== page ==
Despite this horrible relationship and past, Camille, fresh out of rehab is heading back to the place where her demons grew up — to stay in the very house where they were created. Wind Gap was “the place where [her] sister died, the place [she] started cutting [her]self. A town so suffocating and small, you tripped over people you hated every day. People who knew things about you. It’s the kind of place that leaves a mark.”

For the first time in a long time, Camille sees Amma, the half-sister she knows very little about. “My mother said she was the most popular girl in school, and I believed it. Jackie said she was the meanest, and I believed that, too. Living in a swirl of Adora’s bitterness had to make one a bit crooked. And what did Amma make of Marian, I wondered? How confusing to live in the shadow of a shadow. But Amma was a smart girl — she did her acting out away from home. Near Adora she was compliant, sweet, needy — just what she had to be, to get my mother’s love.”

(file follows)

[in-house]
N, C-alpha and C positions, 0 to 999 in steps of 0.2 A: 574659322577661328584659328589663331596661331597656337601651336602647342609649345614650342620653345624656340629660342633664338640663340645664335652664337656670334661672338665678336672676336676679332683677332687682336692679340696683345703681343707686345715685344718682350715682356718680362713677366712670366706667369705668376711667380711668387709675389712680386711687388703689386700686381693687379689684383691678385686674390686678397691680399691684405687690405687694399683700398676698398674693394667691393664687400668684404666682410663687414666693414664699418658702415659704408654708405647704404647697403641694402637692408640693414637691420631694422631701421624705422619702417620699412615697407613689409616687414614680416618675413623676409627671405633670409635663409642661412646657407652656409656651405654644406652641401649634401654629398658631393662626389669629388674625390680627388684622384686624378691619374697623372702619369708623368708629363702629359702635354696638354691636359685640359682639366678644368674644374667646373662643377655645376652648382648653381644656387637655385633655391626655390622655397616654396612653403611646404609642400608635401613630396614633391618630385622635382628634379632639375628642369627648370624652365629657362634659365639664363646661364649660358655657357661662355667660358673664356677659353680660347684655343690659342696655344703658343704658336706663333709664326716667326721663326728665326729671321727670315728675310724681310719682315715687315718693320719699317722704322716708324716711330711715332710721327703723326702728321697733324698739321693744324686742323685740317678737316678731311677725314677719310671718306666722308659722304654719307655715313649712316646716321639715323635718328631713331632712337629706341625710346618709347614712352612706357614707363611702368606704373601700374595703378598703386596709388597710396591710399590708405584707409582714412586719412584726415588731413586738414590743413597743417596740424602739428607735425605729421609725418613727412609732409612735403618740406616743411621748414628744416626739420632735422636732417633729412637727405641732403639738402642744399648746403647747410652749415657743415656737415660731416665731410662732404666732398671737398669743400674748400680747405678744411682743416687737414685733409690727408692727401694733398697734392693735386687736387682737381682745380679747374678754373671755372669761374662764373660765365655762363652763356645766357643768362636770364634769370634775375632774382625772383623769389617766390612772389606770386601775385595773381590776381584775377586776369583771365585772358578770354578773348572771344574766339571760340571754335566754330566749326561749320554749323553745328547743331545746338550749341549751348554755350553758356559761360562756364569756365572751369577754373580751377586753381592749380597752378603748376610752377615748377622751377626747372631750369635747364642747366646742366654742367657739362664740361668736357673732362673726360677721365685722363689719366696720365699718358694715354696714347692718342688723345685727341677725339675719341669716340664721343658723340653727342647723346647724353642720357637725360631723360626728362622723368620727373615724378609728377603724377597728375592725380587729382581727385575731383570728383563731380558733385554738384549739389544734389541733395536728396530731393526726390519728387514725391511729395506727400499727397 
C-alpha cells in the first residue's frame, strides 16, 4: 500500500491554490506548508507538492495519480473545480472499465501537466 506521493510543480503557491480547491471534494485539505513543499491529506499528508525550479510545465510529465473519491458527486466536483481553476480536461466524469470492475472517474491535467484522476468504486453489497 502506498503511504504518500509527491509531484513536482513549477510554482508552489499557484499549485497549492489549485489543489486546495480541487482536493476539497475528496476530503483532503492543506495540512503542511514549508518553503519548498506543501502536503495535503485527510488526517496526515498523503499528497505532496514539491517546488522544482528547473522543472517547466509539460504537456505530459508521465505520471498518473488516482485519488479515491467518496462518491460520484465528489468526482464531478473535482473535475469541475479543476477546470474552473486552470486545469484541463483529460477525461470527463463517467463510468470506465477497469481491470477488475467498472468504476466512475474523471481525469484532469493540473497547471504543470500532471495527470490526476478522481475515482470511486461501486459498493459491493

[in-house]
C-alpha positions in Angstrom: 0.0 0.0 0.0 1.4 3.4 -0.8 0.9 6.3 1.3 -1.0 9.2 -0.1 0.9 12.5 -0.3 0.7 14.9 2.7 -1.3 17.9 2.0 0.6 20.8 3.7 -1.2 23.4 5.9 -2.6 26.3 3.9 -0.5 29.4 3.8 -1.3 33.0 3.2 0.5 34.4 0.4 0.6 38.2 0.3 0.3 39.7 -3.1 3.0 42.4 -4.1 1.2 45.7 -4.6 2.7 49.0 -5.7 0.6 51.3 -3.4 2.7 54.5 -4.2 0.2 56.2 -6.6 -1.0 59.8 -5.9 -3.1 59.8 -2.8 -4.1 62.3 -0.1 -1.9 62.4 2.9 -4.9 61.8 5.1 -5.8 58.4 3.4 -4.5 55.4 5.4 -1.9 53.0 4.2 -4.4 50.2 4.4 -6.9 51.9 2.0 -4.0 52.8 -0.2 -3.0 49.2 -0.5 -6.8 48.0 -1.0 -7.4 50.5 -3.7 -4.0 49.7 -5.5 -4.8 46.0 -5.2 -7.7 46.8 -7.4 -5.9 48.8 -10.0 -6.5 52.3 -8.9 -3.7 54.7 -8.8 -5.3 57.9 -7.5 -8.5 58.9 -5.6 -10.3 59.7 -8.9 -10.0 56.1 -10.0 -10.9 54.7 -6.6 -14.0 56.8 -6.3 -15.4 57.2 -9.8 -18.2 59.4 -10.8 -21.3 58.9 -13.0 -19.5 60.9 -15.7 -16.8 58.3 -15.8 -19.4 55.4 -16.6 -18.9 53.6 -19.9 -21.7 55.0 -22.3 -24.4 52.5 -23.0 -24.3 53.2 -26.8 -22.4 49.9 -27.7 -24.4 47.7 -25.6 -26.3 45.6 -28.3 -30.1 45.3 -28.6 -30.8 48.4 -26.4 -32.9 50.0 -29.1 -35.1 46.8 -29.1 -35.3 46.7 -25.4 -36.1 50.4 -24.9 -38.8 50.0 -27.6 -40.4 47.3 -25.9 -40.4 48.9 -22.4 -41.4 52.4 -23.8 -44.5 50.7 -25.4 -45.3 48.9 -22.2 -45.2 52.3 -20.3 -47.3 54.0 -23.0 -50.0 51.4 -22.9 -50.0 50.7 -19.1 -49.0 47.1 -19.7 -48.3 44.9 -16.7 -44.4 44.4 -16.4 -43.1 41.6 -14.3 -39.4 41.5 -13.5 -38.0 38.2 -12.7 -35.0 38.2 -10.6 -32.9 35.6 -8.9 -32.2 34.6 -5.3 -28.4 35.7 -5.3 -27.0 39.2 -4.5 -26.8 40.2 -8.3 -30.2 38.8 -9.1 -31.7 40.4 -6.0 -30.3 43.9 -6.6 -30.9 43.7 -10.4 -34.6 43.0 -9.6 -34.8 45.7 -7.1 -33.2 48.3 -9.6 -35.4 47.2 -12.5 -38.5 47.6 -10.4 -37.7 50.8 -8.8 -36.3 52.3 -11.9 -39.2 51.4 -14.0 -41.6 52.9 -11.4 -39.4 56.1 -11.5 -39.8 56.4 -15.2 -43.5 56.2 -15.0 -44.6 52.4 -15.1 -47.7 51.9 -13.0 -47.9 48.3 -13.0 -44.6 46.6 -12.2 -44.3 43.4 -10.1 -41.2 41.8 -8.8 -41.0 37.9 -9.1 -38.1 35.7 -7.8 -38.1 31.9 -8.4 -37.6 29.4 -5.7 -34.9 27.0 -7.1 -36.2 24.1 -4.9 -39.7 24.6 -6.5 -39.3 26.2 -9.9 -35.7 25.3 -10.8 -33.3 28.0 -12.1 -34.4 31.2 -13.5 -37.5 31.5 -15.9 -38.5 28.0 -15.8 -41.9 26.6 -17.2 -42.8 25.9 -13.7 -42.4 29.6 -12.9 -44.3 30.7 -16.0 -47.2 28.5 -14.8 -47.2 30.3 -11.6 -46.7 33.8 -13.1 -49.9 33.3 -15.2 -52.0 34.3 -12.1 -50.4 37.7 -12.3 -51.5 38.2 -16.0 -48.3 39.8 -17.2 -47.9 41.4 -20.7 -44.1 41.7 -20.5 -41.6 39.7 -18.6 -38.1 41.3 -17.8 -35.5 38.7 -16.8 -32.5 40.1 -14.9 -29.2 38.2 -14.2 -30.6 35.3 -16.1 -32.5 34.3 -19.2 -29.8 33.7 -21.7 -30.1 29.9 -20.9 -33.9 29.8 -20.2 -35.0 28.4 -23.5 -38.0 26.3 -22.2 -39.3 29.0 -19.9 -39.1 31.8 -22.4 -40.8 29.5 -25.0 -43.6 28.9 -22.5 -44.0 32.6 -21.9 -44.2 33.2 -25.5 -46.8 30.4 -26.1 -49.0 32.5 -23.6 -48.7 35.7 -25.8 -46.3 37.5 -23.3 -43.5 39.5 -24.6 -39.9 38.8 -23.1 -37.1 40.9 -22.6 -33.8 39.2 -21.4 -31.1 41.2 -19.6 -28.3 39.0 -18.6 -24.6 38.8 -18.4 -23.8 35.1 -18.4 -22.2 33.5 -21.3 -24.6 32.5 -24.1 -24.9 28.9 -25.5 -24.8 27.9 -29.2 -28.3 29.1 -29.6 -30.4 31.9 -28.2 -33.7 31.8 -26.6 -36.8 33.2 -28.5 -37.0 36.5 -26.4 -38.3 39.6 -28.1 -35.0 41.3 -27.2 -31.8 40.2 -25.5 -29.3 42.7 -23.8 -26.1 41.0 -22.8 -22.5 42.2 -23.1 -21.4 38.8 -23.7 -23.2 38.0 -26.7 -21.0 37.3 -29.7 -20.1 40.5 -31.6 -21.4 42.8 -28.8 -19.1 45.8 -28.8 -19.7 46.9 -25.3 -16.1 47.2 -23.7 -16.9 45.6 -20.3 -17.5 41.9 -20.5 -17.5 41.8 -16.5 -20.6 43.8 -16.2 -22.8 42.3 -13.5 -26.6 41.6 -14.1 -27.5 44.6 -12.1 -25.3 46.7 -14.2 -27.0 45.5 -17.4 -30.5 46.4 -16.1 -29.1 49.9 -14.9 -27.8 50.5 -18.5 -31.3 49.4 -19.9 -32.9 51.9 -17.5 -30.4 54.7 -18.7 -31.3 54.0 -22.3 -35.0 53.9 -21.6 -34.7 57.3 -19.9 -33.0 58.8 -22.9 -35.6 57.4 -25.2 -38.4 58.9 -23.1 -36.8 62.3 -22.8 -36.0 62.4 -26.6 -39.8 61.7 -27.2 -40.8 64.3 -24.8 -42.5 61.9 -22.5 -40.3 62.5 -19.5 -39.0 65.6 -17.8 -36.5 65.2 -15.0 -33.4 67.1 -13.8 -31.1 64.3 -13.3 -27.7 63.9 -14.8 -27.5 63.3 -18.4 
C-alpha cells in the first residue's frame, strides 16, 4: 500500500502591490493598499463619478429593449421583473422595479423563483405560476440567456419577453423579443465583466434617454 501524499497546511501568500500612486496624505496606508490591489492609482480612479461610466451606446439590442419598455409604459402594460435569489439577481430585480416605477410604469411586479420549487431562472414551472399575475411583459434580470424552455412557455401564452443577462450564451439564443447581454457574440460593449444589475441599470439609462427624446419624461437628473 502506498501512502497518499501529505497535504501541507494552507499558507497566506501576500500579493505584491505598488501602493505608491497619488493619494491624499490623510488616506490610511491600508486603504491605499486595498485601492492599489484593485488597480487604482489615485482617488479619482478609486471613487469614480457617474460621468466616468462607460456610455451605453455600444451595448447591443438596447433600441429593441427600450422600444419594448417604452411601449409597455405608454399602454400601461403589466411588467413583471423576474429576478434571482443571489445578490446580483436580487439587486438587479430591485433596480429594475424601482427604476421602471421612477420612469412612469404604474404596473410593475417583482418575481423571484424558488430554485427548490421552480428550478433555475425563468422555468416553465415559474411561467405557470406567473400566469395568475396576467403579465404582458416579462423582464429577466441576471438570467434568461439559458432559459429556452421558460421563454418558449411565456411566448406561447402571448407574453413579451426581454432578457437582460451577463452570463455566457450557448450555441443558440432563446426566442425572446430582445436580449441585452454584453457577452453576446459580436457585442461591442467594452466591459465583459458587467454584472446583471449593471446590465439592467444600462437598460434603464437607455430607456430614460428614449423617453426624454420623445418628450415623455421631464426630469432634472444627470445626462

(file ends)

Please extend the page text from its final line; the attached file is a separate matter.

Gillian Flynn paints the picture of a bleak town in Nowheresville, America, where you are either a winner or a loser. “Old money and trash,” as Camille puts it. Now, two young teenagers are dead, strangled with their teeth pulled out. By all accounts these girls had their troubles — sometimes they were even bullies, but who would do such a heinous thing? Suspects abound, the police seem a tad incompetent, or at best overwhelmed / out of their league. Will the killer be caught before the next girl goes missing?

The mystery keeps you in it’s grip until the end.